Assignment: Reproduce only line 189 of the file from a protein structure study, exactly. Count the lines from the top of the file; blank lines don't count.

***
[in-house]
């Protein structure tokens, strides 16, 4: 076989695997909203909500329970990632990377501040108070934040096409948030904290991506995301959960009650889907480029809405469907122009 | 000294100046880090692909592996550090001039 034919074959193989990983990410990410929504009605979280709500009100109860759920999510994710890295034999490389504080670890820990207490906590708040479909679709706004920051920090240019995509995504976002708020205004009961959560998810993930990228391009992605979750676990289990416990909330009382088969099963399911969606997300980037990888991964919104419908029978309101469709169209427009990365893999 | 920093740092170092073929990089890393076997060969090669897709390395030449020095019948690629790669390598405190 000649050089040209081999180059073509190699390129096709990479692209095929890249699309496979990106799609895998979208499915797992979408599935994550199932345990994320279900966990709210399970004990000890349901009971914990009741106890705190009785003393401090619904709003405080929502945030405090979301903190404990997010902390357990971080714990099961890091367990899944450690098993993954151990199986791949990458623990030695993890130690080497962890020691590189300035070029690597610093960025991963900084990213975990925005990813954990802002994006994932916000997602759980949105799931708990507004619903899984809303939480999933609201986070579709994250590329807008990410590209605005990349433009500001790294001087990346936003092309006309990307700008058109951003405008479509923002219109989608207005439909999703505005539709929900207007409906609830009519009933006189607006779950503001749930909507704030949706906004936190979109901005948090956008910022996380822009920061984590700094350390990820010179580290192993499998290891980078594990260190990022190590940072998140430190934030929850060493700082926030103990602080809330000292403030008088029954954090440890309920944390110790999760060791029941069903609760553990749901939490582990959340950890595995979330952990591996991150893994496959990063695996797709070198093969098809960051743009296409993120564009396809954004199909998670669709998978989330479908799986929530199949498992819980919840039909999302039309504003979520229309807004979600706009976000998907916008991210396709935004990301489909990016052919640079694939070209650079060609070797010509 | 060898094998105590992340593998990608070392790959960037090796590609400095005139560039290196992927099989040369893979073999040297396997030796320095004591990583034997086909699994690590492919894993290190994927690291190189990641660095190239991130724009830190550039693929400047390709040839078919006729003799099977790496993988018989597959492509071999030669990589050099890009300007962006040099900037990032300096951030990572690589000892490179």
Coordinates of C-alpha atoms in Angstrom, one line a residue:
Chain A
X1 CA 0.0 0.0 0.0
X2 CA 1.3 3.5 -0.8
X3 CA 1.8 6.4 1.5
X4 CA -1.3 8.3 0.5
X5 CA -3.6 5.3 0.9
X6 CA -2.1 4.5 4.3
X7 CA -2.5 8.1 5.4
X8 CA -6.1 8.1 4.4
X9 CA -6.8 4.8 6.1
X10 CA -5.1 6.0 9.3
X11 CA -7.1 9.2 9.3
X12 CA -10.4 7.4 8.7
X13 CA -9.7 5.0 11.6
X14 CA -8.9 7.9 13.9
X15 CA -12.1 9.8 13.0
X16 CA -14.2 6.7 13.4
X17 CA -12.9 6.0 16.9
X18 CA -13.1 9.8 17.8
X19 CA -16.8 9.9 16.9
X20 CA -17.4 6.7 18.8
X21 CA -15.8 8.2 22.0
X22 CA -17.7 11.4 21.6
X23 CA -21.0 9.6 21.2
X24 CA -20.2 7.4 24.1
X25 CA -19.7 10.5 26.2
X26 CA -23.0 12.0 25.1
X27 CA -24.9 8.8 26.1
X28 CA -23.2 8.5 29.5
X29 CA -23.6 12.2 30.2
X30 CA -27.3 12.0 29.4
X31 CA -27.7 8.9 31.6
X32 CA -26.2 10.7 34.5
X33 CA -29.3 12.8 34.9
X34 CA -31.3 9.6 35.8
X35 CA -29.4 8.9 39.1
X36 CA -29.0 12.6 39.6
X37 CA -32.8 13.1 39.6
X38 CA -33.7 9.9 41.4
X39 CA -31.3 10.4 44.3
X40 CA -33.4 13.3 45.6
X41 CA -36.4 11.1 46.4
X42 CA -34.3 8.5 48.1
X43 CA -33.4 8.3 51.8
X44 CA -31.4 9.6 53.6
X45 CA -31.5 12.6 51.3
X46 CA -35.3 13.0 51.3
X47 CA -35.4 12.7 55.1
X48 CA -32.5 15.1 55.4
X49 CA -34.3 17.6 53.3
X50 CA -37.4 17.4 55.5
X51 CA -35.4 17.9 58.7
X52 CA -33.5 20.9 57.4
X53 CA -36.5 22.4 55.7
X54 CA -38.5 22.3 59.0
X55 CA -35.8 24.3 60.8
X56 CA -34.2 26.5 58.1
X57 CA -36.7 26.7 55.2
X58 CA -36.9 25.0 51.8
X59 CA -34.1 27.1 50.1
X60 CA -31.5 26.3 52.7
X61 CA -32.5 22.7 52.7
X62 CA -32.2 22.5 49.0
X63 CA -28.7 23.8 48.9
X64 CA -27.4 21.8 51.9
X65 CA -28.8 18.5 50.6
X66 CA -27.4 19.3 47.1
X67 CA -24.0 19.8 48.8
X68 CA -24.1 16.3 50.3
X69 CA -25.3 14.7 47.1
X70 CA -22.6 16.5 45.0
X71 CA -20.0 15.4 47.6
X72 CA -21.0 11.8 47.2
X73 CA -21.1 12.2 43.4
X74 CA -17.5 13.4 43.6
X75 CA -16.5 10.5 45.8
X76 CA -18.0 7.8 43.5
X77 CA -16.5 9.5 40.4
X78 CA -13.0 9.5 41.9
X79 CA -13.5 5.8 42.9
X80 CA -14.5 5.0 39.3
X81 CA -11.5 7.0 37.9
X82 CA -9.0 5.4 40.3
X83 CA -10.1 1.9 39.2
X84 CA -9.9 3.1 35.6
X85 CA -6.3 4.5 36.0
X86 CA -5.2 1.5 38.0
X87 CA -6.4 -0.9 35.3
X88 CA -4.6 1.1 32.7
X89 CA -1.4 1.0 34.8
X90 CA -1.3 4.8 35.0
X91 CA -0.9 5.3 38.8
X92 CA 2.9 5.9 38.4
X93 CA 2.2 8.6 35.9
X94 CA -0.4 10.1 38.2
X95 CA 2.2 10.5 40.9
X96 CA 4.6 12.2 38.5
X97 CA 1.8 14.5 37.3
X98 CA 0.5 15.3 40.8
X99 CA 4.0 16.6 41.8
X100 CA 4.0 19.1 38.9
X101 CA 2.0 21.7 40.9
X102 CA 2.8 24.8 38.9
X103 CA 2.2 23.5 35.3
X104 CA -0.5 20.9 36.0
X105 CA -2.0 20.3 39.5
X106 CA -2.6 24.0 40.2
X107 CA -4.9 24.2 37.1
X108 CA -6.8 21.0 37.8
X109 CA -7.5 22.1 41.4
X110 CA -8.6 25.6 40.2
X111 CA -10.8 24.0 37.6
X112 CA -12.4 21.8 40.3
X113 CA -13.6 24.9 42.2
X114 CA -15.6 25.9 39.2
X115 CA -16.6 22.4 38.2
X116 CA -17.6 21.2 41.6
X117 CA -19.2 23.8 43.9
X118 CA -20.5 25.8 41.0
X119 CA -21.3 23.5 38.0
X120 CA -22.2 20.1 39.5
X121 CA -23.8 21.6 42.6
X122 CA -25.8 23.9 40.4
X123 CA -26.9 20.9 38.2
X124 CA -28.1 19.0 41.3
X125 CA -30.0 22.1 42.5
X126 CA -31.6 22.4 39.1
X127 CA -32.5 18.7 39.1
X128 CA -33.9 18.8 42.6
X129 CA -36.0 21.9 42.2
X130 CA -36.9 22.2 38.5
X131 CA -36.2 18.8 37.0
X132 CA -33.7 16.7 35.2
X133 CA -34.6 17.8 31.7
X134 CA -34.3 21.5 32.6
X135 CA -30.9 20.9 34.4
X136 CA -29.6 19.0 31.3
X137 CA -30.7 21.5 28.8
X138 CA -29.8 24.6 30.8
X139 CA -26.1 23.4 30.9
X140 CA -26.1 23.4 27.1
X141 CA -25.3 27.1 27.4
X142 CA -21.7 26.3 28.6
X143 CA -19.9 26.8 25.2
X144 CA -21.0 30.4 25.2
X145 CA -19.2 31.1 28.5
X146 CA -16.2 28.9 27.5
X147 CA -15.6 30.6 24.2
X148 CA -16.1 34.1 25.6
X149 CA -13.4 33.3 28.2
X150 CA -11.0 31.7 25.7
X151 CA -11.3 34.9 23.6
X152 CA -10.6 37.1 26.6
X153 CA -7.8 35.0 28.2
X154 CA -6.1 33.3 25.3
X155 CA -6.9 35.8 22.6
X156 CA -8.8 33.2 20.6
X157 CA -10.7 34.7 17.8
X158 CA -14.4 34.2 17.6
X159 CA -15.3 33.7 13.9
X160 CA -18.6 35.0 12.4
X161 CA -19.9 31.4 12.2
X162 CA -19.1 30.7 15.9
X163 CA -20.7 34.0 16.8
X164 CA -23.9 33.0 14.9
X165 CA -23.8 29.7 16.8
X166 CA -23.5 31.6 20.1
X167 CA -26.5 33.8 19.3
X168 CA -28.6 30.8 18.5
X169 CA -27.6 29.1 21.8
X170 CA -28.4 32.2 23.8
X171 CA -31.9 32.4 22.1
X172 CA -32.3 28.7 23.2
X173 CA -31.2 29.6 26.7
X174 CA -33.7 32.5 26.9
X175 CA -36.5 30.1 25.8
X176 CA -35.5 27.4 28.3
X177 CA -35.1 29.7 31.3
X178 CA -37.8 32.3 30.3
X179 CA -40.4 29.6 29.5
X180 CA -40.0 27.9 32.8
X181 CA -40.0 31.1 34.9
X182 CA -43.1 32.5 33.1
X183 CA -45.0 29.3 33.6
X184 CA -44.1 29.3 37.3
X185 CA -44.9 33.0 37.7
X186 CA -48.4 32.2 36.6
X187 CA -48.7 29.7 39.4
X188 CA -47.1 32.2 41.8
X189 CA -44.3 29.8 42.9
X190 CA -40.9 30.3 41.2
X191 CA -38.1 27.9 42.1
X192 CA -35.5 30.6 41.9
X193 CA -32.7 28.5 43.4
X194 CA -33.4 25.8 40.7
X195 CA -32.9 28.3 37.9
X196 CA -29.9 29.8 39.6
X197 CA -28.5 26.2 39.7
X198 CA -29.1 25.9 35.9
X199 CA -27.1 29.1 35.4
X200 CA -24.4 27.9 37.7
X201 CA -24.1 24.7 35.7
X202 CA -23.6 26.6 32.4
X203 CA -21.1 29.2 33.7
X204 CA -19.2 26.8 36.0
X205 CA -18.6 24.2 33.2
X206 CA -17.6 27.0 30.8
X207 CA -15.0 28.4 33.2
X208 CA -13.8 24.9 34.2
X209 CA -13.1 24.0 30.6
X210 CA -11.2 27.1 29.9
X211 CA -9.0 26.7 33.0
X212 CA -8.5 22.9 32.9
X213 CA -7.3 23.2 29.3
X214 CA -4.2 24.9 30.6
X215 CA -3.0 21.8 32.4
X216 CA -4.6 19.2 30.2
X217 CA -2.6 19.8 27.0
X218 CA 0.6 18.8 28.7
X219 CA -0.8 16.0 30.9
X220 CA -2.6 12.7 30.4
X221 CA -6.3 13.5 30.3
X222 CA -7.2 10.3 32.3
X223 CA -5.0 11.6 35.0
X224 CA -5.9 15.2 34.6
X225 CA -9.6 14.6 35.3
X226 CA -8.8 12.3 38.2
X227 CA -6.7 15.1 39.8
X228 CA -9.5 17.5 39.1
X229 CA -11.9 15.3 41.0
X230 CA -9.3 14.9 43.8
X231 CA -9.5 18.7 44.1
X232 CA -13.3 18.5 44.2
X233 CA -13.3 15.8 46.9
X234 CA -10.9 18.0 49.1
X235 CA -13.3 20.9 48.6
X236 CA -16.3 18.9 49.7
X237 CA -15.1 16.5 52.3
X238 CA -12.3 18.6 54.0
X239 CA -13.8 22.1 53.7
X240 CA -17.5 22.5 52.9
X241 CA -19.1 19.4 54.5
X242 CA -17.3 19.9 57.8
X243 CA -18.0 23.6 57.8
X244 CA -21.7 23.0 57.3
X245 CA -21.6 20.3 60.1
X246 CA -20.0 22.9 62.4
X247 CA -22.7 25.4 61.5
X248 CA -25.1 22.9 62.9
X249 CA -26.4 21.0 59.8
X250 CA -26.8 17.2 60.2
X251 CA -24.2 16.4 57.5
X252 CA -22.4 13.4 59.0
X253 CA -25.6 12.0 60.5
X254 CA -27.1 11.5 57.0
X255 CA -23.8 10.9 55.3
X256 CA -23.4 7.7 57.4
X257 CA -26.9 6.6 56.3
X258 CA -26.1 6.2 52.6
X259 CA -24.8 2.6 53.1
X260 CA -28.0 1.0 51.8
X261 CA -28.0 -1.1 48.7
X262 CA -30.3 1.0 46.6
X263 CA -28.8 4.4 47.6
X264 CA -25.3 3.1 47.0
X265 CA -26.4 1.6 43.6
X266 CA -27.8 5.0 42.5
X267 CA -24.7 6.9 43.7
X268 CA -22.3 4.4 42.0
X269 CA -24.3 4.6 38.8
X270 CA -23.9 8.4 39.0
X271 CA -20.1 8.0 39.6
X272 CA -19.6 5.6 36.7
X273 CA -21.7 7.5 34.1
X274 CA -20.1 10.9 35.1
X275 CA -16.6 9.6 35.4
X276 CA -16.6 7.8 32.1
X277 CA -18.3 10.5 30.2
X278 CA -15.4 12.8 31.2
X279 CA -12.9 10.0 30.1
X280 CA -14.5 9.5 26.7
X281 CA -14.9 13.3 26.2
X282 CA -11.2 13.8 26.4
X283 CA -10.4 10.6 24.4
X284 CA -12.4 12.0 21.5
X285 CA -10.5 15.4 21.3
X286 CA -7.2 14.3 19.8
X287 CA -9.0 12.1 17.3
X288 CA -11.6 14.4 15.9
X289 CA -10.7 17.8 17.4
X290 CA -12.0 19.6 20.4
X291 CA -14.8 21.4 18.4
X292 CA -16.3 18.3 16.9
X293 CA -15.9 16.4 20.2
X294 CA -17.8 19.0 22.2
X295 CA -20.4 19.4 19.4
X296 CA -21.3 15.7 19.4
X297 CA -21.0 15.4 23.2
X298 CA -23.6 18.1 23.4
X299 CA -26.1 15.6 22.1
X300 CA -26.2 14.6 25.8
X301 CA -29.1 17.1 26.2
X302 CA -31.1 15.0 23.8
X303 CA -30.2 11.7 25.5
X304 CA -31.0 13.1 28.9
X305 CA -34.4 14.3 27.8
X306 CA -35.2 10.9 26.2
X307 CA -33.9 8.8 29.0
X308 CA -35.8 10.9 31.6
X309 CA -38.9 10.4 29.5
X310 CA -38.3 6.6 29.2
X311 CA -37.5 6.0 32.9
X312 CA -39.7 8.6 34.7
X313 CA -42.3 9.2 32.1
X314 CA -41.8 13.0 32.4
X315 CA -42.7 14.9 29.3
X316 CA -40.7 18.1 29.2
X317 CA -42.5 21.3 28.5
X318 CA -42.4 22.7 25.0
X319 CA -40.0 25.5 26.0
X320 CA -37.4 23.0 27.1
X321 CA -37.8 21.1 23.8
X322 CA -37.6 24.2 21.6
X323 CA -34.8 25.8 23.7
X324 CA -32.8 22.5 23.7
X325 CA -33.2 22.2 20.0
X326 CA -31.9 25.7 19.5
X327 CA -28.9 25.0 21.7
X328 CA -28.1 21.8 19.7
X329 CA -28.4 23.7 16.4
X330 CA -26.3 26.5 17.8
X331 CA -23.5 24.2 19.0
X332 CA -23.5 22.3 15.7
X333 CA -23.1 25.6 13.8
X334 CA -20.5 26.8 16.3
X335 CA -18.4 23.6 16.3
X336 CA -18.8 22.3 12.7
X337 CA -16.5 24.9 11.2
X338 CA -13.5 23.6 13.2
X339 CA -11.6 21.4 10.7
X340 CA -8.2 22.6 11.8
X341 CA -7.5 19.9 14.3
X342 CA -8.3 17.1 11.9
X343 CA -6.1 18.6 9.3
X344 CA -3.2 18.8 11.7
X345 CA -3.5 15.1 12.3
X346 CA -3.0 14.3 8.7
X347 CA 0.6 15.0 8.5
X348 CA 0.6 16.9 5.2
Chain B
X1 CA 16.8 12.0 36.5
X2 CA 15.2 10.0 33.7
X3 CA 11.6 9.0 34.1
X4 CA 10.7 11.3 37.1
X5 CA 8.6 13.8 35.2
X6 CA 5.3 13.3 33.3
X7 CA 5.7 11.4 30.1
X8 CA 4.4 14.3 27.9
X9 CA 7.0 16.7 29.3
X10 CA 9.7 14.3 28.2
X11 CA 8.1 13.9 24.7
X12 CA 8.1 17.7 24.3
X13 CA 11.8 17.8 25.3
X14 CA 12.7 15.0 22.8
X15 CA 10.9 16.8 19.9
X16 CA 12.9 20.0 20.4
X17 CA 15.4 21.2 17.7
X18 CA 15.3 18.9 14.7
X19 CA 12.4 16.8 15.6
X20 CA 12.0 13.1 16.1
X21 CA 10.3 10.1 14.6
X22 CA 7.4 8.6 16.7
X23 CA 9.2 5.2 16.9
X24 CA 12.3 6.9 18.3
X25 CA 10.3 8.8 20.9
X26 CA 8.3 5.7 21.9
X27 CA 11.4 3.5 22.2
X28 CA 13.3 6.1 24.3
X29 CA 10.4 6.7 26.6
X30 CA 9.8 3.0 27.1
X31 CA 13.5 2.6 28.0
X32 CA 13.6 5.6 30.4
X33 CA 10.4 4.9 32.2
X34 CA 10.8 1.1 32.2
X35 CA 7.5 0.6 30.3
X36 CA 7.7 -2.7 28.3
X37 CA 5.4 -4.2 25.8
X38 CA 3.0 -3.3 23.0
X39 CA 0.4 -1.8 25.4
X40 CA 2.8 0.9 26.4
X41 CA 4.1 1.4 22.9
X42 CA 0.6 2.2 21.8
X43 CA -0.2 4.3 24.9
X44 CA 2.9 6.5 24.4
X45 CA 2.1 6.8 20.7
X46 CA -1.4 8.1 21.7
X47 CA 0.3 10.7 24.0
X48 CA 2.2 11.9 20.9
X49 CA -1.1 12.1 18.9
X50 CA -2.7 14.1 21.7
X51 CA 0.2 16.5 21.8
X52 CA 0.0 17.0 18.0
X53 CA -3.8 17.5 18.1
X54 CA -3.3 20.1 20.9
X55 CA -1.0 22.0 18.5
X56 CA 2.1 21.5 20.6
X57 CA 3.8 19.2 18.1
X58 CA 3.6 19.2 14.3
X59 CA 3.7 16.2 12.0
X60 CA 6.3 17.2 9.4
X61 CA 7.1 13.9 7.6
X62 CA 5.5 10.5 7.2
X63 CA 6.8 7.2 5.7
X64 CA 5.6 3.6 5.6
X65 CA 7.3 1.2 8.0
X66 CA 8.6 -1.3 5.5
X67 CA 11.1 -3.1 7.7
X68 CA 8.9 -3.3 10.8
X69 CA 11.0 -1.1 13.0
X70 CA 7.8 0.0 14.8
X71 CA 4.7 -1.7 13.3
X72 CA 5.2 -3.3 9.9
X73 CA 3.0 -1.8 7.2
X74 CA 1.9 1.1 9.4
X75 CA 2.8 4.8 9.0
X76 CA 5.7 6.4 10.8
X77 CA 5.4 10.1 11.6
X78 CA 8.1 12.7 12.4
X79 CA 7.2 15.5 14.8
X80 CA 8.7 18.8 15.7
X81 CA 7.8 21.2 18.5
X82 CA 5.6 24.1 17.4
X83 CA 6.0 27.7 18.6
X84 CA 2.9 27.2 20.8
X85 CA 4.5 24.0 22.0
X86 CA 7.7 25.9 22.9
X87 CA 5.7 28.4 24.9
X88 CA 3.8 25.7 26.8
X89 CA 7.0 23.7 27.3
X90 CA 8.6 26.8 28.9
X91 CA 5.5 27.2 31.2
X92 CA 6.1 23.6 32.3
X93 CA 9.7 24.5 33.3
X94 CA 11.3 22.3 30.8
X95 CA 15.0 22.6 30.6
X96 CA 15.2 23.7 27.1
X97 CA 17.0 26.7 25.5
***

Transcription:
X185 CA -44.9 33.0 37.7